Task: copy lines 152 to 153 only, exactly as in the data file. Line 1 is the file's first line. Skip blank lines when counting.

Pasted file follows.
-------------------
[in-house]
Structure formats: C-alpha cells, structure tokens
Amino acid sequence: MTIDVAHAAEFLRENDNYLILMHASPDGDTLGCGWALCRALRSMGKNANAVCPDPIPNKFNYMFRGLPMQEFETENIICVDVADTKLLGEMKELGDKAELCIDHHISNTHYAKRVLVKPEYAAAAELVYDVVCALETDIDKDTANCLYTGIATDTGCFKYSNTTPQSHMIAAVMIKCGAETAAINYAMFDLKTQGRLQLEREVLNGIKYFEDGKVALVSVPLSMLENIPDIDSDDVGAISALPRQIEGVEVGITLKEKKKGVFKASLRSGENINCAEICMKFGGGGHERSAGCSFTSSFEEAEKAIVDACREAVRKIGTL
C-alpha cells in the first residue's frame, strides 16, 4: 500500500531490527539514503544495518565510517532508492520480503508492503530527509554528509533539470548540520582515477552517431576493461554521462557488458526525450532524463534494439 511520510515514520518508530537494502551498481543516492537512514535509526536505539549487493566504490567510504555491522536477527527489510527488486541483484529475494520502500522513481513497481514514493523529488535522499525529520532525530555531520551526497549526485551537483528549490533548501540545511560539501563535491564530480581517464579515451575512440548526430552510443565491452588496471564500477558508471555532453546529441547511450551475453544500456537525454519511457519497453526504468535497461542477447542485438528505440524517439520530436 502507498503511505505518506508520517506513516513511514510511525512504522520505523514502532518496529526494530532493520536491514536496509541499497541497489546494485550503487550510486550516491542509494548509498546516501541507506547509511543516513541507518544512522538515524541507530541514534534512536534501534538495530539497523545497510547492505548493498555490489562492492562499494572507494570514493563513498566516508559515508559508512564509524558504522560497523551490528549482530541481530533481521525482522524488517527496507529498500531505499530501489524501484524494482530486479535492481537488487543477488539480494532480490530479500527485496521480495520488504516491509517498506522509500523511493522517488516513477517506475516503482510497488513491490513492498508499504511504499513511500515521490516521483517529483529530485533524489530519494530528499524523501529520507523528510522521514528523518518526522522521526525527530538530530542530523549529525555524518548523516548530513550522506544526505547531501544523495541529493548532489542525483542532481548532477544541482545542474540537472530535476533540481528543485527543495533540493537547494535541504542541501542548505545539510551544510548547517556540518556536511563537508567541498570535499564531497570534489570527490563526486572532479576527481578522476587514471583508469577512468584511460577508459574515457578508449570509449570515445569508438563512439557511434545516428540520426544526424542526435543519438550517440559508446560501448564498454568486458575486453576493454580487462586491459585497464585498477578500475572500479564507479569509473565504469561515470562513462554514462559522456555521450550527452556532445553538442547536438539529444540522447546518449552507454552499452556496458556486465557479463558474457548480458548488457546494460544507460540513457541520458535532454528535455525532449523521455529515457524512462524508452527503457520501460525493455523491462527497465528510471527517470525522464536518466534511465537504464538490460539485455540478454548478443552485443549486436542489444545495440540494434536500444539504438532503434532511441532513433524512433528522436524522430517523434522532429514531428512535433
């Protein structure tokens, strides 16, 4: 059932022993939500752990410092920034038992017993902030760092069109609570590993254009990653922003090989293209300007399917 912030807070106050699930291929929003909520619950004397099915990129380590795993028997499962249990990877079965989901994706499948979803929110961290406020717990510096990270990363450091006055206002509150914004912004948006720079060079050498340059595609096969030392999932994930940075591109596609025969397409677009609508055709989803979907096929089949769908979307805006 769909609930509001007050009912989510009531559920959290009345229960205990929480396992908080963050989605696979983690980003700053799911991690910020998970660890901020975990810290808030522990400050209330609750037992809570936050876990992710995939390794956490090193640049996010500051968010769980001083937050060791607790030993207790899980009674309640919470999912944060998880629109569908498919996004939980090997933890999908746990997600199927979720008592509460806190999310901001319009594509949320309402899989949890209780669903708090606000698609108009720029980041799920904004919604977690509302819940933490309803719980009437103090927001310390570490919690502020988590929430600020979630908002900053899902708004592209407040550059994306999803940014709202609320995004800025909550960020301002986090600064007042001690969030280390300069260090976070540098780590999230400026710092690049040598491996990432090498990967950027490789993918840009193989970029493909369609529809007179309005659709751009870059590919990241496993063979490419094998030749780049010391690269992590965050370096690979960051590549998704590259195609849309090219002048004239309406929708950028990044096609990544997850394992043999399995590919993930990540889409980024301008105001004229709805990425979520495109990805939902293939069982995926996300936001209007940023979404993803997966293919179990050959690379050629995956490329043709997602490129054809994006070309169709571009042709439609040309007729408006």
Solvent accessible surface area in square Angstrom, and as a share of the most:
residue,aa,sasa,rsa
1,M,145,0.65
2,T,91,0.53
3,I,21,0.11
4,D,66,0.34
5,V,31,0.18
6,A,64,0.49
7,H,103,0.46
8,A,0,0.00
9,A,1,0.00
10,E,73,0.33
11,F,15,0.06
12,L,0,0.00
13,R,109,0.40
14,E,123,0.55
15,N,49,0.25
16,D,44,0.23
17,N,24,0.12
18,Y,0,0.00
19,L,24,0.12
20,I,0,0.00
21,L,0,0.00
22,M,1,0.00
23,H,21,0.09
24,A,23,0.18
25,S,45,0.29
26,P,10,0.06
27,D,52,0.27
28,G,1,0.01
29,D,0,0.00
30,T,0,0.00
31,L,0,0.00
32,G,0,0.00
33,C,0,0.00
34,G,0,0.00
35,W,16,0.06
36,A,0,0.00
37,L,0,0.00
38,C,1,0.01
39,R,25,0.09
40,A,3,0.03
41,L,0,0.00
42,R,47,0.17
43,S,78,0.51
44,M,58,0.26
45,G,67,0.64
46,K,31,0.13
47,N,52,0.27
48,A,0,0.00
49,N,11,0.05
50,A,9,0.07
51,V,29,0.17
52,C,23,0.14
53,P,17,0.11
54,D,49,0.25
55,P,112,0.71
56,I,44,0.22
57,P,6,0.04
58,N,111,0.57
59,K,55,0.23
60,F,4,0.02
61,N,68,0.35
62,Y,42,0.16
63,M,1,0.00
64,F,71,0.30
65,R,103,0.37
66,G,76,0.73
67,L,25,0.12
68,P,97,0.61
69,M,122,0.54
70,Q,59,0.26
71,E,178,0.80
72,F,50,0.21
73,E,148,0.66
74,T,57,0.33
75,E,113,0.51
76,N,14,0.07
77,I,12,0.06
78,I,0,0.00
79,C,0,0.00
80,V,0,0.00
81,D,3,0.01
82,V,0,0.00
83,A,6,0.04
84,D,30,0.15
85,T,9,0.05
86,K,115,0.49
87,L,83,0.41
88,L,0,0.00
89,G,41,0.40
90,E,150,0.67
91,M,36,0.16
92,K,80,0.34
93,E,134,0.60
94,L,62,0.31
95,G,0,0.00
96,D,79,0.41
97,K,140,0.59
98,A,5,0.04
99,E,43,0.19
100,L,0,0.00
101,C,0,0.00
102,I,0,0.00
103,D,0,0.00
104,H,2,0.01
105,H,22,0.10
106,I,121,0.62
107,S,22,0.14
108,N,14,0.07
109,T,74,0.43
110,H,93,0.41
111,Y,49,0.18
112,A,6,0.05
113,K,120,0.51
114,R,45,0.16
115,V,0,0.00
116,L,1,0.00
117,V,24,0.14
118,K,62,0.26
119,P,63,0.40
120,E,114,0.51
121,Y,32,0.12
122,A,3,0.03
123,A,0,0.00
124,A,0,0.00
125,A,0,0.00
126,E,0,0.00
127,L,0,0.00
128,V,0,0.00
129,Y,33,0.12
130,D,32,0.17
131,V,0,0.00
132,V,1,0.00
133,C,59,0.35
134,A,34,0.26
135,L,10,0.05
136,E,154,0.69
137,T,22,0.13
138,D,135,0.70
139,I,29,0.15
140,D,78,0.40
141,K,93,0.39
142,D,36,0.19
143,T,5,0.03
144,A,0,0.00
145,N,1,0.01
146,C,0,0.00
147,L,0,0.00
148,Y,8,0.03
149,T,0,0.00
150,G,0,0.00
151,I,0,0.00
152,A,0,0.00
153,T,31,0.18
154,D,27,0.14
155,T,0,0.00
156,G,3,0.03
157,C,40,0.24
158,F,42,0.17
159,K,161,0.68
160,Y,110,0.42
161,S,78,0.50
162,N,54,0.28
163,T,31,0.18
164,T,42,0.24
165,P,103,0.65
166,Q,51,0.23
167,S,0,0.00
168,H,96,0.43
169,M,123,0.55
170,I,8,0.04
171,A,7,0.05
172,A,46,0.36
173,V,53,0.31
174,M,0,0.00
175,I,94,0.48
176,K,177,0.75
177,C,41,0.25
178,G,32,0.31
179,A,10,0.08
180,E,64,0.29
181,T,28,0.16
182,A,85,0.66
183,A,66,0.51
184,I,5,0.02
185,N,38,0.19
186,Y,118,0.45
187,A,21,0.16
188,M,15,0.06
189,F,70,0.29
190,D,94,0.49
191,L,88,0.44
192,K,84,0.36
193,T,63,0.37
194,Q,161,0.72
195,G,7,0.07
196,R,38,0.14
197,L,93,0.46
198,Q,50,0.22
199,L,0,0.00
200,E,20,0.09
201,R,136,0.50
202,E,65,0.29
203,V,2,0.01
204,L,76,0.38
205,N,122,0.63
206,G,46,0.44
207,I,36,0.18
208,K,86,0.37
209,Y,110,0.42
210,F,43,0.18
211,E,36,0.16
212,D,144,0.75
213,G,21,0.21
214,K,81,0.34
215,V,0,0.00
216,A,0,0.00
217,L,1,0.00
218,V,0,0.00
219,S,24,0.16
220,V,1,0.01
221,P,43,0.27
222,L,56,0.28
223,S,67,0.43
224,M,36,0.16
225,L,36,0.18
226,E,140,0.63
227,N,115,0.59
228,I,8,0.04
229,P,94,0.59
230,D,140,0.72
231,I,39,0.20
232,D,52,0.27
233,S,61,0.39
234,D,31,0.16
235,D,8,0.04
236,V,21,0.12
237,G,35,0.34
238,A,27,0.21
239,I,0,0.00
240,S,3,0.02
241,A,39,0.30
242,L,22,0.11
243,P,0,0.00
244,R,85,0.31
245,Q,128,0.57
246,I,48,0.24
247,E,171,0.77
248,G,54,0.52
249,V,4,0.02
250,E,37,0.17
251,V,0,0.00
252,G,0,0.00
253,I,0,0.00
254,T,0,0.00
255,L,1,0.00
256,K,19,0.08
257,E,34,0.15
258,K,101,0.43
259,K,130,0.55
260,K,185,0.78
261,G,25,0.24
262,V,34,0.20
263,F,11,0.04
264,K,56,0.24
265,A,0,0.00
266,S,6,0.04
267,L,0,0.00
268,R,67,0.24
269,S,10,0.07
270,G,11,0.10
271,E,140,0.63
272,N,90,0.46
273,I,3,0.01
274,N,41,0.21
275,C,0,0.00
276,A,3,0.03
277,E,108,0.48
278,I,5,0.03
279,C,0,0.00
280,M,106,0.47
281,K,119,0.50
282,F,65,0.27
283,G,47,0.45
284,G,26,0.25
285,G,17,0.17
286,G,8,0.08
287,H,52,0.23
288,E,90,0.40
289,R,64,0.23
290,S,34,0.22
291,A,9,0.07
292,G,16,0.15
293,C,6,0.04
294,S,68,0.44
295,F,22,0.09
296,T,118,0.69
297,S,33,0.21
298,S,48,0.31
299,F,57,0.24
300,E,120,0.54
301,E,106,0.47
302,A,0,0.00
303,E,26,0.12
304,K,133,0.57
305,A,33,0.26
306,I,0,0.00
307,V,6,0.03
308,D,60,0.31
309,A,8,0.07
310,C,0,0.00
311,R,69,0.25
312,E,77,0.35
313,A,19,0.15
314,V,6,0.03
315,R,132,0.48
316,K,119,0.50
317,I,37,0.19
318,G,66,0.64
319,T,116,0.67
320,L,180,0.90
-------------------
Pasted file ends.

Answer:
145,N,1,0.01
146,C,0,0.00